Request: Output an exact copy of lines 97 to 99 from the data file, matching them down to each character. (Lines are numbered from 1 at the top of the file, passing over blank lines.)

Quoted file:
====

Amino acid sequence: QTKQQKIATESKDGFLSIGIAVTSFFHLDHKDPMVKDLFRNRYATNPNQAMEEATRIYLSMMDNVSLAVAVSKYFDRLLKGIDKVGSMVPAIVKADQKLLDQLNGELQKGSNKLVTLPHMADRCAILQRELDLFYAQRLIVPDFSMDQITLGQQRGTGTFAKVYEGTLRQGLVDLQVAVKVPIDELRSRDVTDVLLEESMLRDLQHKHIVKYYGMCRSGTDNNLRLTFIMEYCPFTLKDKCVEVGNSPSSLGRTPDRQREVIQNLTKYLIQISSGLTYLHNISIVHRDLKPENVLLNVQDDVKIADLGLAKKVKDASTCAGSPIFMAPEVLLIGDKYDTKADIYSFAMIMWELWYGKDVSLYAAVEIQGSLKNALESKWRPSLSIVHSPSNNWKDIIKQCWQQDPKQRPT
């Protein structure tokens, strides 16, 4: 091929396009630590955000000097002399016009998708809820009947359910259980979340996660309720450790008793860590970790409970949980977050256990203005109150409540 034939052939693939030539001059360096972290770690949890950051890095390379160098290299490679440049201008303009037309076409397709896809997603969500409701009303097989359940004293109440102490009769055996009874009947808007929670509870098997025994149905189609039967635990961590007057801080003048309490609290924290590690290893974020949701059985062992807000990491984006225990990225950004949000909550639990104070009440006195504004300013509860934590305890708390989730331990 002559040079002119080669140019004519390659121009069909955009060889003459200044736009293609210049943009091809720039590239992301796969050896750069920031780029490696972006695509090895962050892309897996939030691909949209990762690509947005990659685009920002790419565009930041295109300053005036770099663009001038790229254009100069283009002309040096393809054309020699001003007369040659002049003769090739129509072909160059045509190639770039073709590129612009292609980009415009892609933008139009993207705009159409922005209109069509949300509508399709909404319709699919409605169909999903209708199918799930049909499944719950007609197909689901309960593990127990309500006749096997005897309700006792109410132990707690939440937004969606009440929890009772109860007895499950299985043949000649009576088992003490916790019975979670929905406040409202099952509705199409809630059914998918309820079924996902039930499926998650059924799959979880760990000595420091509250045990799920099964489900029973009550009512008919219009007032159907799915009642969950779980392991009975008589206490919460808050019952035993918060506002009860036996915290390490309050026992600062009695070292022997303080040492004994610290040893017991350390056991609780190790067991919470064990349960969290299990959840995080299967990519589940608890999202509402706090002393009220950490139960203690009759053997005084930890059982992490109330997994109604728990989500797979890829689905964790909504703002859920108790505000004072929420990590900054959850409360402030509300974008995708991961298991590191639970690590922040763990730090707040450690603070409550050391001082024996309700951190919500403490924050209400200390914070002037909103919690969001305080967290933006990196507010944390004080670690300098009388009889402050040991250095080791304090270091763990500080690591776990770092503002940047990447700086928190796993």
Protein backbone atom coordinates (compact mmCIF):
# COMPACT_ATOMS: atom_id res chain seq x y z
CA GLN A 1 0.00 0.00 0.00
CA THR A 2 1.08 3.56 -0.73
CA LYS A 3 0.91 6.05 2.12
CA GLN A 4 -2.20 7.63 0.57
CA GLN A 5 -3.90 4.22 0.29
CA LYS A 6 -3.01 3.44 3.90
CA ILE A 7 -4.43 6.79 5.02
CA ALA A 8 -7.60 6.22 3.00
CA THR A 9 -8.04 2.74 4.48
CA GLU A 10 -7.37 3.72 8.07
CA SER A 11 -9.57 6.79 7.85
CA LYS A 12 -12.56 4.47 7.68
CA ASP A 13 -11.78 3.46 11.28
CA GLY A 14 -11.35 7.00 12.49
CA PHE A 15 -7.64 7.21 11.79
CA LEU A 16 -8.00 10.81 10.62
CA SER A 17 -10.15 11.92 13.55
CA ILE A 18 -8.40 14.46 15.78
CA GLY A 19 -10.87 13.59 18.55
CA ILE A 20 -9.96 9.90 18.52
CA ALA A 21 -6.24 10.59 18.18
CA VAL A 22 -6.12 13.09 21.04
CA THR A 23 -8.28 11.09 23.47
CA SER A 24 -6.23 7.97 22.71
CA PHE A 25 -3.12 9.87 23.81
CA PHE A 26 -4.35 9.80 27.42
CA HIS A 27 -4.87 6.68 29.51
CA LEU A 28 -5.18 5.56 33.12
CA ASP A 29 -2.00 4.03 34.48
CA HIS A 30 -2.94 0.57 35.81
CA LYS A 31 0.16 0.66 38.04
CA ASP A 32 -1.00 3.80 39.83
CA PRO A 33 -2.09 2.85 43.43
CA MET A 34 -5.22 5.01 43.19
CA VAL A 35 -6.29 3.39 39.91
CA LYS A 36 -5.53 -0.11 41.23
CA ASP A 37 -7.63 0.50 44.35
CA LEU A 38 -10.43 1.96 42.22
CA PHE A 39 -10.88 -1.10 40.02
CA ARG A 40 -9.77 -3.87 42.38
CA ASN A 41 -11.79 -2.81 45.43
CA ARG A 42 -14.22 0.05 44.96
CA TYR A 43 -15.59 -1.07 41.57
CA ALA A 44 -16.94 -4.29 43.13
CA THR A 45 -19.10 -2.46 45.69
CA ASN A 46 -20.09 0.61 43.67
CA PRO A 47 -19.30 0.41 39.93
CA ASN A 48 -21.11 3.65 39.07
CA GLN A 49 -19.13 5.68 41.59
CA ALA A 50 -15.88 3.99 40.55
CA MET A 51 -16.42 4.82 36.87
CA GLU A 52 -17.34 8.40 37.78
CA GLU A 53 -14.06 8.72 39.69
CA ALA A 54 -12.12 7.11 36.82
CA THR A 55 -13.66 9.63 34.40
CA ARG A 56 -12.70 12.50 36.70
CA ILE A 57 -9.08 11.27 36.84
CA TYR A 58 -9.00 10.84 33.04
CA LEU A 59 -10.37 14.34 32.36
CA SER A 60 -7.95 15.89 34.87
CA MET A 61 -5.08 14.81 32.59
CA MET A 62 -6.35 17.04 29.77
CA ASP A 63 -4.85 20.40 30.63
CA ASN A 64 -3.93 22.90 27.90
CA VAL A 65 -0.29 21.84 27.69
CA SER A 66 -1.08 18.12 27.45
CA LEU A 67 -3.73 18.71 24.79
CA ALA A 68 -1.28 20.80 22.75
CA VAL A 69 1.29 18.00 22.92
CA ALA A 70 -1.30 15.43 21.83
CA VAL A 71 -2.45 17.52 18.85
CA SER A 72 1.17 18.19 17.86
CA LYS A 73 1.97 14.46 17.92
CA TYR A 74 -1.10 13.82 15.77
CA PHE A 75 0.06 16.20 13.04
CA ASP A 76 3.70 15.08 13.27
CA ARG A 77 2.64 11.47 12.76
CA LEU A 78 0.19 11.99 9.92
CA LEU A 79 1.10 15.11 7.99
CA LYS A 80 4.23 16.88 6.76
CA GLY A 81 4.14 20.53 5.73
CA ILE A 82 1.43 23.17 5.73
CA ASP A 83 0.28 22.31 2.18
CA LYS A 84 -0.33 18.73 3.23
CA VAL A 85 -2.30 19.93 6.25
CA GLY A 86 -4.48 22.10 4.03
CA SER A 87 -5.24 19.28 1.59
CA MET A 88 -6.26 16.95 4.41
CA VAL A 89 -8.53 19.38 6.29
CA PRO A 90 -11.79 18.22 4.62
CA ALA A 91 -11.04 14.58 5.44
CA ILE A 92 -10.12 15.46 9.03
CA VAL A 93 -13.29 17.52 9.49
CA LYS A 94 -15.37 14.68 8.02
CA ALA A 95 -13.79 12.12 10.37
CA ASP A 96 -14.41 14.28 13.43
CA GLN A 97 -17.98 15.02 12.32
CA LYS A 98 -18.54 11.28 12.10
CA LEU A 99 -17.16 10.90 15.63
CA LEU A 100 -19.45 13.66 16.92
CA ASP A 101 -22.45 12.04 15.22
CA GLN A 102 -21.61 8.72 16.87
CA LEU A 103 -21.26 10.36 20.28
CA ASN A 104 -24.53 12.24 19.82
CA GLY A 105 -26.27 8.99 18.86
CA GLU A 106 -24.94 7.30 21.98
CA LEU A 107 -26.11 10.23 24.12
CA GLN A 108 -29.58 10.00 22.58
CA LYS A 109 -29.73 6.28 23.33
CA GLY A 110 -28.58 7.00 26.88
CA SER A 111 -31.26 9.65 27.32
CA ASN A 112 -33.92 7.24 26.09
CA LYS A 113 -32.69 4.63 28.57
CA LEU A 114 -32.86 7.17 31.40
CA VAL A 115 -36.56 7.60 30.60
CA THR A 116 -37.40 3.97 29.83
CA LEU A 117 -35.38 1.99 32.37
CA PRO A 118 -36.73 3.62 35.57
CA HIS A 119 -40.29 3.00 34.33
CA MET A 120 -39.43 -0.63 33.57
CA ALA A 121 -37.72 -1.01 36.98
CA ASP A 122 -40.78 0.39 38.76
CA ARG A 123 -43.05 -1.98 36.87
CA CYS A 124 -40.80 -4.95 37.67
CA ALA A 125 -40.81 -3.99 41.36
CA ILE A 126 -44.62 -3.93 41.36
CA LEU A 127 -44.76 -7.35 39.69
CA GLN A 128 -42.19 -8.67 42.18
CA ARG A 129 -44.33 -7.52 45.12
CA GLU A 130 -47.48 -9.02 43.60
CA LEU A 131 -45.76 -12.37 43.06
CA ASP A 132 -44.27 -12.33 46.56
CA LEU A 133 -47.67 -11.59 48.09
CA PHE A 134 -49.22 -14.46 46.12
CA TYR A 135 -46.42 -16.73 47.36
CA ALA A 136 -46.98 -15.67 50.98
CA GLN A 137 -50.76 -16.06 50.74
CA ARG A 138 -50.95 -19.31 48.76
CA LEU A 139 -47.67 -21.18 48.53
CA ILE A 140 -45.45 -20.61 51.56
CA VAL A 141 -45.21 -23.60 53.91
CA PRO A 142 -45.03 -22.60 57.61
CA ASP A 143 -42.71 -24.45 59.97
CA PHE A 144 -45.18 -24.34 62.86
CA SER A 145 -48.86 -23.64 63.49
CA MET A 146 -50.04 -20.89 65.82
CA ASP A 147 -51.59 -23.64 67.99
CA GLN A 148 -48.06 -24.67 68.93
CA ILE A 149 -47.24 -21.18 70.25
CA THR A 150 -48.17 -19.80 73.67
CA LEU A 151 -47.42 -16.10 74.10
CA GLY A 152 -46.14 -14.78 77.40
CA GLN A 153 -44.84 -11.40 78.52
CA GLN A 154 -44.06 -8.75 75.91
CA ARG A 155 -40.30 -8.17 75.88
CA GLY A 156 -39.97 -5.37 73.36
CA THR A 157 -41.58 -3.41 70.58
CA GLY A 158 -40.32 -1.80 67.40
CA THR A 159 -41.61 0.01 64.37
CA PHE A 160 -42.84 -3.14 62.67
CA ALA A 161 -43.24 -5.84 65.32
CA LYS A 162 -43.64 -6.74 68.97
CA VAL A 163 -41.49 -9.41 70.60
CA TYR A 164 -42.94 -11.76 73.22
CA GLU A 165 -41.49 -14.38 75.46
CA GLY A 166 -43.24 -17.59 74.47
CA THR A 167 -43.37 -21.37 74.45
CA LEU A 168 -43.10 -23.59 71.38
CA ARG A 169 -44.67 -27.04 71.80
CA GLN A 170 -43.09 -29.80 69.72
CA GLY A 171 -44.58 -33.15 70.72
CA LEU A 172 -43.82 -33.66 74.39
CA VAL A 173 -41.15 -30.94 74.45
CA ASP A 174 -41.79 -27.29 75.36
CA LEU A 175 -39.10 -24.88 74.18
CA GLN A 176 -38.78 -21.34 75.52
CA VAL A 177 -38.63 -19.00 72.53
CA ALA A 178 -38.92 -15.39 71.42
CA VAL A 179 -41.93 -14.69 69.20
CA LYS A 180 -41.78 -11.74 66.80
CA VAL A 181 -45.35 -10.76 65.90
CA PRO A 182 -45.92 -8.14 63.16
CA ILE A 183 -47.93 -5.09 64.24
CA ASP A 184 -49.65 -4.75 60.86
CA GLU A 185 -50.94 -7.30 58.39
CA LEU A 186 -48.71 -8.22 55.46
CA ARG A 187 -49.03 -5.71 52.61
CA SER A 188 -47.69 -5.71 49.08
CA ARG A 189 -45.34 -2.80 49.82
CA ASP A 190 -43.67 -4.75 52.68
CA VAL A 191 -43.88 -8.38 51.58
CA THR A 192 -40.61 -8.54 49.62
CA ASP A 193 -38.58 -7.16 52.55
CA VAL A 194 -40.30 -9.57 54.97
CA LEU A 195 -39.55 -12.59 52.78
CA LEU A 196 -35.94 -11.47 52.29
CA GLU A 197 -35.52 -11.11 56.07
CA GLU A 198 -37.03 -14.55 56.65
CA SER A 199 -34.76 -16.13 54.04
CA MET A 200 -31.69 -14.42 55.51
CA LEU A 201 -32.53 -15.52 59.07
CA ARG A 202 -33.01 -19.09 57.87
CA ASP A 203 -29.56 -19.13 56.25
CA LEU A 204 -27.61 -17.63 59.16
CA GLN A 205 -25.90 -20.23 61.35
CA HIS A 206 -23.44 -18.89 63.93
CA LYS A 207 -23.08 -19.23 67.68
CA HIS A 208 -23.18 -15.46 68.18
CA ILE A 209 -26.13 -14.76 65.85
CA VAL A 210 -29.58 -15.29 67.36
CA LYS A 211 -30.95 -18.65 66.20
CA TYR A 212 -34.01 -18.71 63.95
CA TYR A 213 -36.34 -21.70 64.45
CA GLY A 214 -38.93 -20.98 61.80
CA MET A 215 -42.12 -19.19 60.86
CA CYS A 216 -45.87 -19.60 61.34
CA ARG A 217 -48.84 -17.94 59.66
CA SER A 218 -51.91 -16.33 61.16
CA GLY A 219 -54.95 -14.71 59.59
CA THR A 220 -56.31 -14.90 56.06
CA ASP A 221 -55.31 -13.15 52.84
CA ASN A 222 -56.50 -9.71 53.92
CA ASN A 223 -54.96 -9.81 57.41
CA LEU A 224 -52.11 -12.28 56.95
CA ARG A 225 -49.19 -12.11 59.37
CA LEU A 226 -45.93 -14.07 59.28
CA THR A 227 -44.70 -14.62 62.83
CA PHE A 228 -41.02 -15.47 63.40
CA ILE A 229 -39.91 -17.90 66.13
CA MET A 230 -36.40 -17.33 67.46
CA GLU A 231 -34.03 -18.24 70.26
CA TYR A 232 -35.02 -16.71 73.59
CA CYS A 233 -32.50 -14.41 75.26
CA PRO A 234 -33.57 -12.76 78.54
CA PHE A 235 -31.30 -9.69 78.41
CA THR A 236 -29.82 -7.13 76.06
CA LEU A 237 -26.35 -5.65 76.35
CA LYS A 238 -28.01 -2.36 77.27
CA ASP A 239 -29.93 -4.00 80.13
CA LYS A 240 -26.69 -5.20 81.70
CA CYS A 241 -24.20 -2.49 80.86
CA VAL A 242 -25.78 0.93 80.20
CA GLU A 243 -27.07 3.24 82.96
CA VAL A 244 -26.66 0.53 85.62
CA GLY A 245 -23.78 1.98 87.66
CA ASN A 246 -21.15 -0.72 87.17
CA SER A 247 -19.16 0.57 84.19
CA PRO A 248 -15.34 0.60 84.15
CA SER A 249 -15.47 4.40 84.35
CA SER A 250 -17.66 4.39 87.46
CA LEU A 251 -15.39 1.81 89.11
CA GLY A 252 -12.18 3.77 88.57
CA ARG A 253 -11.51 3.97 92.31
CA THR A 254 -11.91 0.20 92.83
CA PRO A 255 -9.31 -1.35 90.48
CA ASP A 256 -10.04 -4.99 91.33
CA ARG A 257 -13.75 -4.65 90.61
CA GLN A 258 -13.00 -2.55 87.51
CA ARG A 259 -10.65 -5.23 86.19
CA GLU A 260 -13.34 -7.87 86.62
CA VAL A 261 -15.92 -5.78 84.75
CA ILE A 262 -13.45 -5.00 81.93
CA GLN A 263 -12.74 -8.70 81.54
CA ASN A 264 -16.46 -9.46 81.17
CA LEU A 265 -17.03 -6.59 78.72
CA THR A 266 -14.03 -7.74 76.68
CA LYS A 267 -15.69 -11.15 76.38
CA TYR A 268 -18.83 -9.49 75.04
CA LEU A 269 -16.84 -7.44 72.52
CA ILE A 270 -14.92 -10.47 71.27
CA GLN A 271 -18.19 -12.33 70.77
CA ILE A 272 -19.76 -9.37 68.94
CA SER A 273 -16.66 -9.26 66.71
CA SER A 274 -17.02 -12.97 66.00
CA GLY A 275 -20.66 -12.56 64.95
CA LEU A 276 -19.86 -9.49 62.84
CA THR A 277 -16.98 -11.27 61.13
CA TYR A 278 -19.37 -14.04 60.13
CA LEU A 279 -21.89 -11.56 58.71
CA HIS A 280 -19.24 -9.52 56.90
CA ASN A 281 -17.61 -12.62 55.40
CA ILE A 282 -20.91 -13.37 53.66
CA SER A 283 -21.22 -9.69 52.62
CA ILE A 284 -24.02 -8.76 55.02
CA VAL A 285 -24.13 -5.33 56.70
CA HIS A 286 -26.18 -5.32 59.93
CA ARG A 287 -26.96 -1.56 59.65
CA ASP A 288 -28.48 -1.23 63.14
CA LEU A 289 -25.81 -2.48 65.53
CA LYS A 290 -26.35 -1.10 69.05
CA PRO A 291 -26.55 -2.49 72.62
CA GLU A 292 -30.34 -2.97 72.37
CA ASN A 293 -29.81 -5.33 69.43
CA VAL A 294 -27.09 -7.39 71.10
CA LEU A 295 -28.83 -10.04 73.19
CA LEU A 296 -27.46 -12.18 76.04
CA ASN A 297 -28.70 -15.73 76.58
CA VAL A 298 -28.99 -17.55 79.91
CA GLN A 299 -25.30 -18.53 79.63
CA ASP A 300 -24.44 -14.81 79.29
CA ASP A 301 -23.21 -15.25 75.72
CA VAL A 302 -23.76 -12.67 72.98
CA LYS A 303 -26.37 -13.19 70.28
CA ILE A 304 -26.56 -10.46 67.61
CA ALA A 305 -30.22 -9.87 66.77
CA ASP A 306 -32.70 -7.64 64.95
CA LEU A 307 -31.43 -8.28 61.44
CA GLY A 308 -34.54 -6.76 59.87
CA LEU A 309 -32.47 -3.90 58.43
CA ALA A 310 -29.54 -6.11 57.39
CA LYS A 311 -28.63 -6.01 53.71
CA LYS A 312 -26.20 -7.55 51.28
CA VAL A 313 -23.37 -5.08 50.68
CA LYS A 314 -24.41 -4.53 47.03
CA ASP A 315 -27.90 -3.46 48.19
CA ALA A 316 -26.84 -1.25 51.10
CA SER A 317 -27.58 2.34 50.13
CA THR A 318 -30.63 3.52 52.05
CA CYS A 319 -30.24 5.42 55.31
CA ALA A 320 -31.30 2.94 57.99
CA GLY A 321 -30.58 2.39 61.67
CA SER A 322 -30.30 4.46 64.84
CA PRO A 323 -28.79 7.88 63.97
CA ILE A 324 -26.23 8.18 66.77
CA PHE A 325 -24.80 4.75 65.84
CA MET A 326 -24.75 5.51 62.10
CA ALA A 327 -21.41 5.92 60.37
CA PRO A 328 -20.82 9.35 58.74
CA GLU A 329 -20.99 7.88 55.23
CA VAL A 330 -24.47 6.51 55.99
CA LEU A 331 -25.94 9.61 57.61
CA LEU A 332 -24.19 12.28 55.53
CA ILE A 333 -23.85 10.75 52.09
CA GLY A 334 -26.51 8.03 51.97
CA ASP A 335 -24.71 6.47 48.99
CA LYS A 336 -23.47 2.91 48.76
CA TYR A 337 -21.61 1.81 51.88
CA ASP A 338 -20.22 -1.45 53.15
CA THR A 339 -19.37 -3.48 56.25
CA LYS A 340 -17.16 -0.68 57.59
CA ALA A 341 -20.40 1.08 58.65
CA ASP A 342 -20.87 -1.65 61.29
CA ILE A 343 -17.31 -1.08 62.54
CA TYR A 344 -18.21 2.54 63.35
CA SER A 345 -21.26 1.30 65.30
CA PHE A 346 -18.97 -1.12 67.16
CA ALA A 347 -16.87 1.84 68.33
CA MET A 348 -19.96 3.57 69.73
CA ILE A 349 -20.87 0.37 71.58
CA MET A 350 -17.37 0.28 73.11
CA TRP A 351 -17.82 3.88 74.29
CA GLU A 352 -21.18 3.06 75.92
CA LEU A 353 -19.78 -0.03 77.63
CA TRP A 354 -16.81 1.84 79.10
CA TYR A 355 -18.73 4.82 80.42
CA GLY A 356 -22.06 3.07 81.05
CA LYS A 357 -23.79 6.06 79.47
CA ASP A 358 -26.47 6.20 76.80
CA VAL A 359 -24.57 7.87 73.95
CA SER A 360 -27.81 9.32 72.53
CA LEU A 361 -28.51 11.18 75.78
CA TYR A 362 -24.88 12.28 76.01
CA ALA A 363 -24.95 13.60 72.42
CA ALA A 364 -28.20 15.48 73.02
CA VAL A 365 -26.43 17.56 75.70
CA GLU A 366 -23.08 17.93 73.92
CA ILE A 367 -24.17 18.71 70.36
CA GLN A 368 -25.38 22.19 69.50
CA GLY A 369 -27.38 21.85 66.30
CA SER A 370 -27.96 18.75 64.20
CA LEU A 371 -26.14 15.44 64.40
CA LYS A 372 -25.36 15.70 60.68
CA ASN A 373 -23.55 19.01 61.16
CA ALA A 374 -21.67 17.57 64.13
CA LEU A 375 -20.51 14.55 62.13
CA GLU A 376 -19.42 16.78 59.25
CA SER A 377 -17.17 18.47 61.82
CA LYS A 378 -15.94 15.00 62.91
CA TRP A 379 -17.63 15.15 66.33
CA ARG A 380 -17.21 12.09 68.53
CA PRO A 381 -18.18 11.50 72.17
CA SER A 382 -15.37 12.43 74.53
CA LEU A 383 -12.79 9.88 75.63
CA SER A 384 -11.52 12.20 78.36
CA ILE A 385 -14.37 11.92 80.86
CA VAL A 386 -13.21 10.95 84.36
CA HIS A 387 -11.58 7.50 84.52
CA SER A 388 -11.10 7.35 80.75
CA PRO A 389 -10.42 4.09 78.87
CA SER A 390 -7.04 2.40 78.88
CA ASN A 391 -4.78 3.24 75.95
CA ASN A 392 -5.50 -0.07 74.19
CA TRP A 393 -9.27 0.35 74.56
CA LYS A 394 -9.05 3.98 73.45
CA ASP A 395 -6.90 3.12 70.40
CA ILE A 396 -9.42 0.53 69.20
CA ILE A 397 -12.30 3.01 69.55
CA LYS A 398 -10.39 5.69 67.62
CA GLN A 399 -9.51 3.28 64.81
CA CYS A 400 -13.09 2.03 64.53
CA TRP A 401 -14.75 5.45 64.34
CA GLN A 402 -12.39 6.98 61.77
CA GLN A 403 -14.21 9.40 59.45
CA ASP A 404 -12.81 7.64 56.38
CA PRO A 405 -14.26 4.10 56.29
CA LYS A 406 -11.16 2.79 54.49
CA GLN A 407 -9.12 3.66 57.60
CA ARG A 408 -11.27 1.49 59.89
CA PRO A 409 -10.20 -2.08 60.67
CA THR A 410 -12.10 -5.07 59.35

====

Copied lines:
CA VAL A 93 -13.29 17.52 9.49
CA LYS A 94 -15.37 14.68 8.02
CA ALA A 95 -13.79 12.12 10.37